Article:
Sunday, December 04, 2011

That Final Event

I have reached the age of maturity when much of my time lately has been spent going to the funerals of friends, my peers.

I know this trend will only continue as we all get older but it really doesn’t make it any easier to take. And of course it makes me face my own mortality.

I often come back with a few more notes for my funeral file on what I want and don’t want when I finally check out.  My daughters think I am joking – I do have a black sense of humour – but more and more, it makes sense to think ahead. Plus as someone who has made a career out of putting on events, of course I want a say in that final one.

1.   I don’t want any fancy coffin – rent one if you like.
2.   No, I repeat, no open casket. As the fashionista I prefer to be in control of how I look and likely someone will put on the wrong jewelry that doesn’t match with the entire ensemble.

3.   I want to select the photos now.  Years ago my daughter held a surprise birthday party for me, with a gallery of photos chosen based on the criteria, I believe, that I looked dreadful in the photo. None of that.

4.   Talking of photos, the family better start clicking now because there are no recent ones of me.           

5.   Have some stirring; lively hymns that are upbeat and everyone can burst forth into song.

6.   Have a private family service early on and a Celebration a few weeks later, when family and friends feel less raw and ready to party
7.   No dreary speeches – make people laugh, that’s always been my motto and hey I have provided enough material for you to share some funny stories about me.  In fact, with some advance notice, I could even write a few.
8.   Have a party – celebrate each other – some good food, wine and company. (Will just be sorry to miss it.)

But I plan to stick around for a while yet – I mean there’s a lot to organize.

There’s a quote from Tuesday’s with Morrie that I have always found comforting –
 “Death is the end of a life, not a relationship.”

So even when I am not here, I am. 


Cheryl Ambrose said...

That's so very true, "Even when I'm not here, I am." And it is something we need to remember while we're alive!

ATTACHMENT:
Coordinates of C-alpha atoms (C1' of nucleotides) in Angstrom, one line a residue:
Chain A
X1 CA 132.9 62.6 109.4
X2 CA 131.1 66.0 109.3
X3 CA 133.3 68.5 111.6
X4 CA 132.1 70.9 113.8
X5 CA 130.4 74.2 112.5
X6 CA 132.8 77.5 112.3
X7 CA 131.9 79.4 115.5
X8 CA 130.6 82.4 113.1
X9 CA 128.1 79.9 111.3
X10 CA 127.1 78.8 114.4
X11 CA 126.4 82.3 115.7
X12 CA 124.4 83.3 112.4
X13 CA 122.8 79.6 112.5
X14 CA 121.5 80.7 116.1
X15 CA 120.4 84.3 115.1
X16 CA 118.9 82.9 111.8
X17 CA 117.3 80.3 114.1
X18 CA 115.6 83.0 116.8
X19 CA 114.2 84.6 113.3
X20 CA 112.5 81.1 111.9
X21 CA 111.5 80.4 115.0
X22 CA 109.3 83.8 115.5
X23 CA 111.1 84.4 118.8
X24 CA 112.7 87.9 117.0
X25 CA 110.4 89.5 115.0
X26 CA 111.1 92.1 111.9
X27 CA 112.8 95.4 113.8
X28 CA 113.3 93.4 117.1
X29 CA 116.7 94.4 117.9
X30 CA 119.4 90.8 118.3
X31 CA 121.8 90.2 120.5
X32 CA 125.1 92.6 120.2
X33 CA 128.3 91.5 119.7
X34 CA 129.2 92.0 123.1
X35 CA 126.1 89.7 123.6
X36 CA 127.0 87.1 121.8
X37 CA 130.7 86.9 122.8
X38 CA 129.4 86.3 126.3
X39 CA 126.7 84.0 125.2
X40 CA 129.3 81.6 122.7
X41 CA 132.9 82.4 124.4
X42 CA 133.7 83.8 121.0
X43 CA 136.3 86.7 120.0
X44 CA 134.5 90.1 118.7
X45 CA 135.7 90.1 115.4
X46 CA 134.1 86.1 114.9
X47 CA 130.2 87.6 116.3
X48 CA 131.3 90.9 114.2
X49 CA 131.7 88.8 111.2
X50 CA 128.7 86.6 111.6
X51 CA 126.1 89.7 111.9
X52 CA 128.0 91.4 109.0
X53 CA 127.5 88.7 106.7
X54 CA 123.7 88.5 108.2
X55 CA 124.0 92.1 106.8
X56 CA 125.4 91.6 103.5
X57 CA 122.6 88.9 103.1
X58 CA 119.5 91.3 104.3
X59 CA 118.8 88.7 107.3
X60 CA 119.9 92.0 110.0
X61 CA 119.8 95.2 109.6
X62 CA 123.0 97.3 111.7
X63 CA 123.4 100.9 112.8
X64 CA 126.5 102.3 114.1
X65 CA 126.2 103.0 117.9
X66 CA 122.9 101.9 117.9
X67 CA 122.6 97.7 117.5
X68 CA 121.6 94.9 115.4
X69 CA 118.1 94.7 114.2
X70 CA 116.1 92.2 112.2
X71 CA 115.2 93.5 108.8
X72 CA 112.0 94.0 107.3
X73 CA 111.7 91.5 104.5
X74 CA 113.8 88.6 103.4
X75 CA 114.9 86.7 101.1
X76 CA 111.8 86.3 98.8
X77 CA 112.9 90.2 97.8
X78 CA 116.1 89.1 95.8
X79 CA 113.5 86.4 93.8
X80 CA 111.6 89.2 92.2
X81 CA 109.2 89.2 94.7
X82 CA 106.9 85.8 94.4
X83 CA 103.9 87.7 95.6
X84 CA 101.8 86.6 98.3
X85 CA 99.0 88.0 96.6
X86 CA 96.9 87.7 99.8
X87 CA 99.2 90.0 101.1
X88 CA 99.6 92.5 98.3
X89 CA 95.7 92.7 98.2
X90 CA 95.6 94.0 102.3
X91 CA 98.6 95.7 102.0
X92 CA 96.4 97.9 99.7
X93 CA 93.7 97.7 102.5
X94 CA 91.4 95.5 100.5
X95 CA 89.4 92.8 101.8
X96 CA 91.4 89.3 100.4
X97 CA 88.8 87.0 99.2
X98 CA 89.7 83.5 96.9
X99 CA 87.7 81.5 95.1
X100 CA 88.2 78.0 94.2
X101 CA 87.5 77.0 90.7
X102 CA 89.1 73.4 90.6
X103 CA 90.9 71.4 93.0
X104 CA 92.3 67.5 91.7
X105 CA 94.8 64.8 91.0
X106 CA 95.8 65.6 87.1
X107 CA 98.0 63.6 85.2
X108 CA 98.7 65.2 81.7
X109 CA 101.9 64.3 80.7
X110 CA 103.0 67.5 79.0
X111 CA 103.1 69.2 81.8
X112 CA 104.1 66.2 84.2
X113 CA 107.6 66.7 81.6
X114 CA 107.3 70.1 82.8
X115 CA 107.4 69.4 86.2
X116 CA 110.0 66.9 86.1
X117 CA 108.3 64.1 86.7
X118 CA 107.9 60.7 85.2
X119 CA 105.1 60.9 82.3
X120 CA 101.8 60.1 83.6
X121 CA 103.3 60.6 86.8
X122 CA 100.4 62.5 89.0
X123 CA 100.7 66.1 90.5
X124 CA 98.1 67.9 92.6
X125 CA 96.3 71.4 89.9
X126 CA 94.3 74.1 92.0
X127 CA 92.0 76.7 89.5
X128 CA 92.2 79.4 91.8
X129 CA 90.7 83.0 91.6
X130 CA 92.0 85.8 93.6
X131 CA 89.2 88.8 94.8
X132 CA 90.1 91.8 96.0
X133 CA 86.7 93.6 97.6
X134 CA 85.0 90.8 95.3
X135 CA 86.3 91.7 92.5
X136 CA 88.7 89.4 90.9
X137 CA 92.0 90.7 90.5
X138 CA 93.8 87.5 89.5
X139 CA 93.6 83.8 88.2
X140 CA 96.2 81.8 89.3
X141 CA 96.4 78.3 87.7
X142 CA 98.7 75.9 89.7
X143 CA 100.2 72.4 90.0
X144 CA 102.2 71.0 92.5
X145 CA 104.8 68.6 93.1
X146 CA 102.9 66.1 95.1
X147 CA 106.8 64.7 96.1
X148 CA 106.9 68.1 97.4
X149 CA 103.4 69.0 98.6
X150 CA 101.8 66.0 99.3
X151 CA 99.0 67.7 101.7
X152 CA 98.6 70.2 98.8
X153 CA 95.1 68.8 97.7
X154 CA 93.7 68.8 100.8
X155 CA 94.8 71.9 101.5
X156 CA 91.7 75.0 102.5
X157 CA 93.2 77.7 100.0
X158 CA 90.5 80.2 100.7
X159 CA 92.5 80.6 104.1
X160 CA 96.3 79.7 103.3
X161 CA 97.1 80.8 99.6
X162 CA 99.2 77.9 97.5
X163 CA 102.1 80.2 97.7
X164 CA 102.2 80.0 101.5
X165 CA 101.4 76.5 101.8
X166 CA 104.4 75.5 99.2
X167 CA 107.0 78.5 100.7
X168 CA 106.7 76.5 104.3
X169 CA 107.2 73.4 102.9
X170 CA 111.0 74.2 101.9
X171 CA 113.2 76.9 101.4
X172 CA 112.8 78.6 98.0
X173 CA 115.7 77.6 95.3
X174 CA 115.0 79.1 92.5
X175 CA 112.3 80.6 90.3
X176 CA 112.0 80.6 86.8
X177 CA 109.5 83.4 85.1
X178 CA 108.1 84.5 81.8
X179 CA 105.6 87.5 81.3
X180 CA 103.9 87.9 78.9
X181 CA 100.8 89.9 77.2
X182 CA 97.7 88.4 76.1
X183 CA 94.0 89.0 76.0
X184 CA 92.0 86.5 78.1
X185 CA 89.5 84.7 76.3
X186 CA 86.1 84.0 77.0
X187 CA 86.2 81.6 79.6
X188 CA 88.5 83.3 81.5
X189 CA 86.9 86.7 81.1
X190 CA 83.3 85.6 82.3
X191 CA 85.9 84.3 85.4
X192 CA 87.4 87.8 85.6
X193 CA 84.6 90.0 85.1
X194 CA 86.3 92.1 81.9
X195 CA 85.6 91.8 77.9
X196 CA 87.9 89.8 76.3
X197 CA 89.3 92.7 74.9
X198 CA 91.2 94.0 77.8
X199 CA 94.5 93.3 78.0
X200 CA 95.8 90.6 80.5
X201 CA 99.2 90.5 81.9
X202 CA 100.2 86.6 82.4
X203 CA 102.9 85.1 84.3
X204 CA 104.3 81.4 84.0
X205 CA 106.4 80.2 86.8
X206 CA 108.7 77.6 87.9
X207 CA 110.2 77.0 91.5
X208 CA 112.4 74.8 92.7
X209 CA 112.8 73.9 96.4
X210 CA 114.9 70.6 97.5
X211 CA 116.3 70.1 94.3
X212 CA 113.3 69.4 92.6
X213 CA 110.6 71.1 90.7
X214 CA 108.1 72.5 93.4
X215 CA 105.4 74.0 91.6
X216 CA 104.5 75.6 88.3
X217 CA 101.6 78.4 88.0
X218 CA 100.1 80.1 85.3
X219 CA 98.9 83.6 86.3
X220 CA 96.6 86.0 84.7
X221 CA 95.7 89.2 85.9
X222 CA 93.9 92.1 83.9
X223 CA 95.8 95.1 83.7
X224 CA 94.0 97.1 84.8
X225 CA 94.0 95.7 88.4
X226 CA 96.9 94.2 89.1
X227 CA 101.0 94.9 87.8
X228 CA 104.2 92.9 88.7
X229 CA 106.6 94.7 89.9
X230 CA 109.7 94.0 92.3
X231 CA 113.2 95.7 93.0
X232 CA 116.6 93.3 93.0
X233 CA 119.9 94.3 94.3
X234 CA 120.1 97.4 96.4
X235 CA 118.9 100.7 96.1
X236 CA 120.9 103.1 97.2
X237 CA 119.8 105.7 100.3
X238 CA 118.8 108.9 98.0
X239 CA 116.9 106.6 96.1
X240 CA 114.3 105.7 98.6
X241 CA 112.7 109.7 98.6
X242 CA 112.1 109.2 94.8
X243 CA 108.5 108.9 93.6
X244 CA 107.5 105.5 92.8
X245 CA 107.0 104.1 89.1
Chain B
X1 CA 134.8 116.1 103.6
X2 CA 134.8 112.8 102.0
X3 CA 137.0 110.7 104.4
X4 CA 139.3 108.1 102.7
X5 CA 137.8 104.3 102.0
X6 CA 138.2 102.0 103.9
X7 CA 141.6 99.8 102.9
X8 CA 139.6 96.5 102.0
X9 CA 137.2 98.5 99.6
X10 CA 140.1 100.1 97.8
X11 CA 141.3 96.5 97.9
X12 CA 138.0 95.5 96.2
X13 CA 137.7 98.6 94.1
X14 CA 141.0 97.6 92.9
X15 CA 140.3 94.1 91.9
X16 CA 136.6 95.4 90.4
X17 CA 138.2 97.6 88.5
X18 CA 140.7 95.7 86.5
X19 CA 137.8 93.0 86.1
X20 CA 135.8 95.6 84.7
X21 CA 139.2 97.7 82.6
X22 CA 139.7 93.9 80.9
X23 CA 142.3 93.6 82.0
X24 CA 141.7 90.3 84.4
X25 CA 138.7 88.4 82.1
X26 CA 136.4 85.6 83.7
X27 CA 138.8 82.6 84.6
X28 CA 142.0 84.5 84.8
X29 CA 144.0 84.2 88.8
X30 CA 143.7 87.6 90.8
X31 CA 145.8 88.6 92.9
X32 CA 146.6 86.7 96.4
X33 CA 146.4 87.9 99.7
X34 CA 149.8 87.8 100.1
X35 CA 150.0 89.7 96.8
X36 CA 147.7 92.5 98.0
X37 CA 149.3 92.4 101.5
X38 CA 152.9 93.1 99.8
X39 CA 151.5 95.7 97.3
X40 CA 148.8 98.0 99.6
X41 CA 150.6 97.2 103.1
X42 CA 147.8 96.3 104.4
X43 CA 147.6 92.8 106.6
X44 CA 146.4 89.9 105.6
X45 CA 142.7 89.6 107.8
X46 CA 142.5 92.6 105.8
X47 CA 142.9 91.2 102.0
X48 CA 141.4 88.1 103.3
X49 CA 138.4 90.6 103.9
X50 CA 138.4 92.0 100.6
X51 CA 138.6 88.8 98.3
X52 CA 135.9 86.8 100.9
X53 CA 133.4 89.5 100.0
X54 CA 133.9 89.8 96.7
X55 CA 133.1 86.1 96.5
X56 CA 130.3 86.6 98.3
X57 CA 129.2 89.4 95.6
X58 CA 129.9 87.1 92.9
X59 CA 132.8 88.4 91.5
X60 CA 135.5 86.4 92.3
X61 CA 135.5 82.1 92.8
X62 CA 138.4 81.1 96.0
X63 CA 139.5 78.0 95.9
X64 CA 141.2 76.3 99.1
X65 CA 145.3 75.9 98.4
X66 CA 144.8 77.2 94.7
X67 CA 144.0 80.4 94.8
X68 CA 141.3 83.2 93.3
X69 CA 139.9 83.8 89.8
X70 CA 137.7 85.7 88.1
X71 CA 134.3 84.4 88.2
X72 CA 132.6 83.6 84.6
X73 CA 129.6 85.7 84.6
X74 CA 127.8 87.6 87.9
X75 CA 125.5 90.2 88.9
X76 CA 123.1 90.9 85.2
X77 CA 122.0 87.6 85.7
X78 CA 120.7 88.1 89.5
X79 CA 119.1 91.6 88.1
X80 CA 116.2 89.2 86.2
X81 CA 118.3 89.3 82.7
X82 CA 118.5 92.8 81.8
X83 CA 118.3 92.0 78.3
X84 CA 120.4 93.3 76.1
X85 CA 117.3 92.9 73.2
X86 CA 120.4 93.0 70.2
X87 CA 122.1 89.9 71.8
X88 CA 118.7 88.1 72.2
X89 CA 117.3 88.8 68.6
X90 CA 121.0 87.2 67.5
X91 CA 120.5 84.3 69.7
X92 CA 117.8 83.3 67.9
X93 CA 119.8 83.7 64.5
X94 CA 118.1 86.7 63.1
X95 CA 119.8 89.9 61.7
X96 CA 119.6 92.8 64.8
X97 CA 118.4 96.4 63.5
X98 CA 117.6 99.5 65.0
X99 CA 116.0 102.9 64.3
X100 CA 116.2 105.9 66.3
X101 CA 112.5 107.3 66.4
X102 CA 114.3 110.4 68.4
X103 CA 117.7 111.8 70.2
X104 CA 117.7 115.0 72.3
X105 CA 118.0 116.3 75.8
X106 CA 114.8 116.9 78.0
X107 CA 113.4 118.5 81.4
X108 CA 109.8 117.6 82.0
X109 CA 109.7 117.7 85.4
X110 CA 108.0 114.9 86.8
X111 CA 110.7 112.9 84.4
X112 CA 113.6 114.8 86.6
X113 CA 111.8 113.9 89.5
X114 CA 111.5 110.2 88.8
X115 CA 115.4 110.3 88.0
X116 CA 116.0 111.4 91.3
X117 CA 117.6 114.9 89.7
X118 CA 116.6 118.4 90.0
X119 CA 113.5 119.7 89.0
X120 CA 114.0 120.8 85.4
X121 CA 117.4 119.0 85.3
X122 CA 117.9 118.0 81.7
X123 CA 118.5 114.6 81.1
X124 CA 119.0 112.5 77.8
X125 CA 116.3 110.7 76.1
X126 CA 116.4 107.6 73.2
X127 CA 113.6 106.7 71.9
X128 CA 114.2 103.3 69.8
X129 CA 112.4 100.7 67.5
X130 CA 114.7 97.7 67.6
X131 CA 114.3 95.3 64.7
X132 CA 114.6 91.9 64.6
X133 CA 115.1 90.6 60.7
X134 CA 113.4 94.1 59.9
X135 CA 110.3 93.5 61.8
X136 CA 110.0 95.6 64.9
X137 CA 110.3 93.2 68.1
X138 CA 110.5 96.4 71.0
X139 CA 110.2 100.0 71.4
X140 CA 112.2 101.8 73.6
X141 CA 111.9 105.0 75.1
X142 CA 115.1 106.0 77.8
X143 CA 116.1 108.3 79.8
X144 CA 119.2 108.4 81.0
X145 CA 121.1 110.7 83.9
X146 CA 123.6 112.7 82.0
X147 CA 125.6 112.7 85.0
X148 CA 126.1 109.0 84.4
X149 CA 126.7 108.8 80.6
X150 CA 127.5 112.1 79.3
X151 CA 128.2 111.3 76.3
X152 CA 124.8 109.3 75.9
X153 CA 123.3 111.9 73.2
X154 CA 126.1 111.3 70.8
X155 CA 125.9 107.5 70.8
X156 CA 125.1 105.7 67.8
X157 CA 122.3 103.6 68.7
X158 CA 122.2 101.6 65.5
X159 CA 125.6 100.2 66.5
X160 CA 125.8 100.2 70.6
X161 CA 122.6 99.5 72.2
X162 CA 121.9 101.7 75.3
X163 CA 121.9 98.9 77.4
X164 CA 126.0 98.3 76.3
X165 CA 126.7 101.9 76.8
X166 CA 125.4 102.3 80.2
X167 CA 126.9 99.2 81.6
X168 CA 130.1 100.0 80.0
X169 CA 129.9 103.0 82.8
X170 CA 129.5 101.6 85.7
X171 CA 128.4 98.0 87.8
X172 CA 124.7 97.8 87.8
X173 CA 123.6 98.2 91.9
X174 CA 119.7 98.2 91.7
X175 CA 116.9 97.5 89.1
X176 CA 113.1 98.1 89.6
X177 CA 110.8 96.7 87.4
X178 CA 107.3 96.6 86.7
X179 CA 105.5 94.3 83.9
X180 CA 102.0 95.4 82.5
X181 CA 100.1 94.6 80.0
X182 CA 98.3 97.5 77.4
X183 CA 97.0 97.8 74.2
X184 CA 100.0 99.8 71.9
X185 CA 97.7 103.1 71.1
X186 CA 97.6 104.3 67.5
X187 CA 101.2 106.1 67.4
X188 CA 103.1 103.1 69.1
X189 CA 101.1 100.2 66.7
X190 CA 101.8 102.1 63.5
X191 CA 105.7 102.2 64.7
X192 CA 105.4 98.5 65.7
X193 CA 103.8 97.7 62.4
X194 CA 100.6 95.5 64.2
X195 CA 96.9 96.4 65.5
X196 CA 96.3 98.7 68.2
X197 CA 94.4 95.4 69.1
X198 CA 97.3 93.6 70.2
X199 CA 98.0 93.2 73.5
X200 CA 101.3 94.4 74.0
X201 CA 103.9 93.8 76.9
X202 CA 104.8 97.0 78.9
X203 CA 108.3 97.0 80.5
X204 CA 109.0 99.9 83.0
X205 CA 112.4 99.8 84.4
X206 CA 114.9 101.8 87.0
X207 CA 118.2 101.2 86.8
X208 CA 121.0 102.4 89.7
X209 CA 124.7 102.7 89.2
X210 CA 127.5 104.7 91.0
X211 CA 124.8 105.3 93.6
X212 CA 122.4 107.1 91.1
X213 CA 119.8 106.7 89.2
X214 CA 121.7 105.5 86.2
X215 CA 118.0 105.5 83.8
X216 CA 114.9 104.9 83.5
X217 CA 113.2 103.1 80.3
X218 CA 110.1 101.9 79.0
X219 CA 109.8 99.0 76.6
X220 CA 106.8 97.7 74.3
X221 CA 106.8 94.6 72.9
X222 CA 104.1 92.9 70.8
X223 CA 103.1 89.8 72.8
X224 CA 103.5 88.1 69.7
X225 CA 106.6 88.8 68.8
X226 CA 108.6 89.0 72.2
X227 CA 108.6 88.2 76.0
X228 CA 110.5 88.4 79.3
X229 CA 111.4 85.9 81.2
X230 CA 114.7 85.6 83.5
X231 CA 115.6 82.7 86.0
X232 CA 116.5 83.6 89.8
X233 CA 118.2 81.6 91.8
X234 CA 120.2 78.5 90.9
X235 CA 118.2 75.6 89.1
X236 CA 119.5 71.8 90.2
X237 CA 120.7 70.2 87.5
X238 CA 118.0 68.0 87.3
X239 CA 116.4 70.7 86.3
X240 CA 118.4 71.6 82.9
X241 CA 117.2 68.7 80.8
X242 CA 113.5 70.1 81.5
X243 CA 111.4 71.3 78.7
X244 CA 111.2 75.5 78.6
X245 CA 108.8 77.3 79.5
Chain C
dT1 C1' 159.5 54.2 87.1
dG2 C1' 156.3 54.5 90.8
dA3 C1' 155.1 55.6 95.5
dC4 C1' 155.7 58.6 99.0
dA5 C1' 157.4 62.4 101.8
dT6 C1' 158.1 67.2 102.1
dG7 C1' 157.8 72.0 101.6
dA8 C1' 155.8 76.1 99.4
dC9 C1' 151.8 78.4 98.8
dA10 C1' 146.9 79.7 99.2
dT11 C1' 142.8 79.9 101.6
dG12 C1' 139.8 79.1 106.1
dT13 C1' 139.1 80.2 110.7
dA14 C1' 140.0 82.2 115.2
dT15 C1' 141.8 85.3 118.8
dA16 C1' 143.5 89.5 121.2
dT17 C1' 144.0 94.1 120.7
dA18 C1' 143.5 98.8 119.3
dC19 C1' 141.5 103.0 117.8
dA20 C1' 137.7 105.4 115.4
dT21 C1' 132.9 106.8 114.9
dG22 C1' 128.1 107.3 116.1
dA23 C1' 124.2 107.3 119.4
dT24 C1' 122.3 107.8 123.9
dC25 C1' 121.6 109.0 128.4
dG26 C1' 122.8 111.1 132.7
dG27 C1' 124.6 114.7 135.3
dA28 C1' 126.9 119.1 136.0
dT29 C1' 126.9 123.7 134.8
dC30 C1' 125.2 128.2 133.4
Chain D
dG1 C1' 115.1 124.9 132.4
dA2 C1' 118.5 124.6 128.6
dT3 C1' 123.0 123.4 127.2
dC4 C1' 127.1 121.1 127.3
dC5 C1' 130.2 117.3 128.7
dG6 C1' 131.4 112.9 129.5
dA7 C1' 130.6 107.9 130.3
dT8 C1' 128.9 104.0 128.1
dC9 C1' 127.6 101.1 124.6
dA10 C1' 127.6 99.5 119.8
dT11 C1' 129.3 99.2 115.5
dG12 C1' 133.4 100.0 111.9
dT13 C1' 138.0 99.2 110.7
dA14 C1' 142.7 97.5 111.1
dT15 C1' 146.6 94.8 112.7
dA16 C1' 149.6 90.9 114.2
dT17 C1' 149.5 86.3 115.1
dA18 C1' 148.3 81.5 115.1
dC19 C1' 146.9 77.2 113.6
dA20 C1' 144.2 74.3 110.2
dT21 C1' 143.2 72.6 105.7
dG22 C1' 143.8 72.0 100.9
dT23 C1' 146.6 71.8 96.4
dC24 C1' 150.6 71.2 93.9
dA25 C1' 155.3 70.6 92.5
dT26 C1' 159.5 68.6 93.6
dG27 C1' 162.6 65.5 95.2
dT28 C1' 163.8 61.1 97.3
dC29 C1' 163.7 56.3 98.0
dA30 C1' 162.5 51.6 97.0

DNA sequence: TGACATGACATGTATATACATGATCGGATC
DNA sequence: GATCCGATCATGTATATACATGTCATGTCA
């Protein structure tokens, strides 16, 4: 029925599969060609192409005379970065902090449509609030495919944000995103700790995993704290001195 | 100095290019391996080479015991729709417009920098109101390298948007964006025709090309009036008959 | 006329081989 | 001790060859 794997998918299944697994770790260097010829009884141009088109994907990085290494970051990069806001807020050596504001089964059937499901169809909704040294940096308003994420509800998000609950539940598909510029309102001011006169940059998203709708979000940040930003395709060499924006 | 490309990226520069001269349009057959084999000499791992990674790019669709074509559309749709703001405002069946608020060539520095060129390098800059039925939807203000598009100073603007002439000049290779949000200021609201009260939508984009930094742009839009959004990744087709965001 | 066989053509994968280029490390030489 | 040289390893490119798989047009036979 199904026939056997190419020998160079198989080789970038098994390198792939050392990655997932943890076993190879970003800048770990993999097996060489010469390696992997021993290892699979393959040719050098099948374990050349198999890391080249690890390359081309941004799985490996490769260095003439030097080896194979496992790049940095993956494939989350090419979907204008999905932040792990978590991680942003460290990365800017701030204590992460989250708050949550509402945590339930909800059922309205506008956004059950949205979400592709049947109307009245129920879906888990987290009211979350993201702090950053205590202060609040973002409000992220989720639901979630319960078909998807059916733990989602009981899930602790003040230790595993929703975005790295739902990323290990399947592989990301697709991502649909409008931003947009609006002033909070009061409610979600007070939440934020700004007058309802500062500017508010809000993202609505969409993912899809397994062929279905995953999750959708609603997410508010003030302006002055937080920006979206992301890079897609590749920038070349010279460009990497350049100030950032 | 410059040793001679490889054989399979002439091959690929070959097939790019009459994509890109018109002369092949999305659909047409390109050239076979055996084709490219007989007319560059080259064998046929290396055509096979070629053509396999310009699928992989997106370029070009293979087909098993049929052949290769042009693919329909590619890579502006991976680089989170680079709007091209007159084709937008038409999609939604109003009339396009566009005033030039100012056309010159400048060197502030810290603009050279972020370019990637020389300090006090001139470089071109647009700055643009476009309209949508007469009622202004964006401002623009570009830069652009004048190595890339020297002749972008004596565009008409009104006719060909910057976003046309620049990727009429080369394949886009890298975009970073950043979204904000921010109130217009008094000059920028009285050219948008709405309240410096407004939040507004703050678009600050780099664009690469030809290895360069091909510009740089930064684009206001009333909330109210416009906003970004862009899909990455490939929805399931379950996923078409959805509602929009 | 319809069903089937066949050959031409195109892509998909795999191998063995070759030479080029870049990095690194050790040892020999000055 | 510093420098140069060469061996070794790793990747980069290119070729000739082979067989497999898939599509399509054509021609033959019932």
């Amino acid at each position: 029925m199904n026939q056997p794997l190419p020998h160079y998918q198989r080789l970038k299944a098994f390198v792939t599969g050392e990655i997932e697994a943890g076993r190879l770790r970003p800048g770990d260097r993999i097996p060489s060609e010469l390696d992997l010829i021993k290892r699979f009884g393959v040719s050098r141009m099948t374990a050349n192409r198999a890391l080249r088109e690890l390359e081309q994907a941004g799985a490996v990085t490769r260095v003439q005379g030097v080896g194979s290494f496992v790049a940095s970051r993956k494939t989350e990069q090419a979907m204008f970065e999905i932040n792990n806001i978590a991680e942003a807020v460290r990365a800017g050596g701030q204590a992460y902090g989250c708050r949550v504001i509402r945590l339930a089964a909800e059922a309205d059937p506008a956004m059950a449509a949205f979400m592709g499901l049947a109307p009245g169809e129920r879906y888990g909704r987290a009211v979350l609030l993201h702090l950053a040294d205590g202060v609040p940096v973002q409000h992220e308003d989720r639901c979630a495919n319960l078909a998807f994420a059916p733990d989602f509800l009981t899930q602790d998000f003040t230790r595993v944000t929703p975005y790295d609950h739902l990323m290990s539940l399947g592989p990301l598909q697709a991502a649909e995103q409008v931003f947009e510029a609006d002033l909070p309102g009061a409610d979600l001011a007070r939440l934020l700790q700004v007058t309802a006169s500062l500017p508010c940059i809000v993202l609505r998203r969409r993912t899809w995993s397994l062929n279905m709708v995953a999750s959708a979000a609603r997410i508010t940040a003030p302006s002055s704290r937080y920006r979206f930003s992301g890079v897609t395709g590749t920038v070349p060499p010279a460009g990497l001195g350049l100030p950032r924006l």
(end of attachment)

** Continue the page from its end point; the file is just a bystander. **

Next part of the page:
BTW, I'm with you on the rest of it too! I'll never forget my shock at seeing lilac fingernail polish on Mom. I hope she was laughing ... but somehow, I think not! She did choose her photo, her coffin, and her resting place. She even had her headstone in place, etched in a design she drew herself.

Ingrid Folekrs said...

Reading my mind and whatever your believe system is, in mine, I'll be partying along side everyone.

So I will be there..... Cheers!

Amanda said...

So it's not just me!
Three years before my Mum died she told me her wishes, where all the paperwork was, where I'd run into challenges with 'the authorities' and what to do with my errant brothers etc etc. I tried to shush her, but she would have none of it!

The following year, when I visited, she made me repeat back to her what she'd told me the year before. At that time I had a great memory -- or is it really simply all about recall?

Anyway, was I ever glad she had. She'd been ill for years....but her parting was as devastating as if it were unexpected, sudden AND tragic.

Her thoughtfulness made such a difference to all the complexities and dramas of living (and dying) in a foreign country and the celebration we had in her honour. After all, who would have thought of partying at such a time?

You can bet I am trying to do the same for my kid.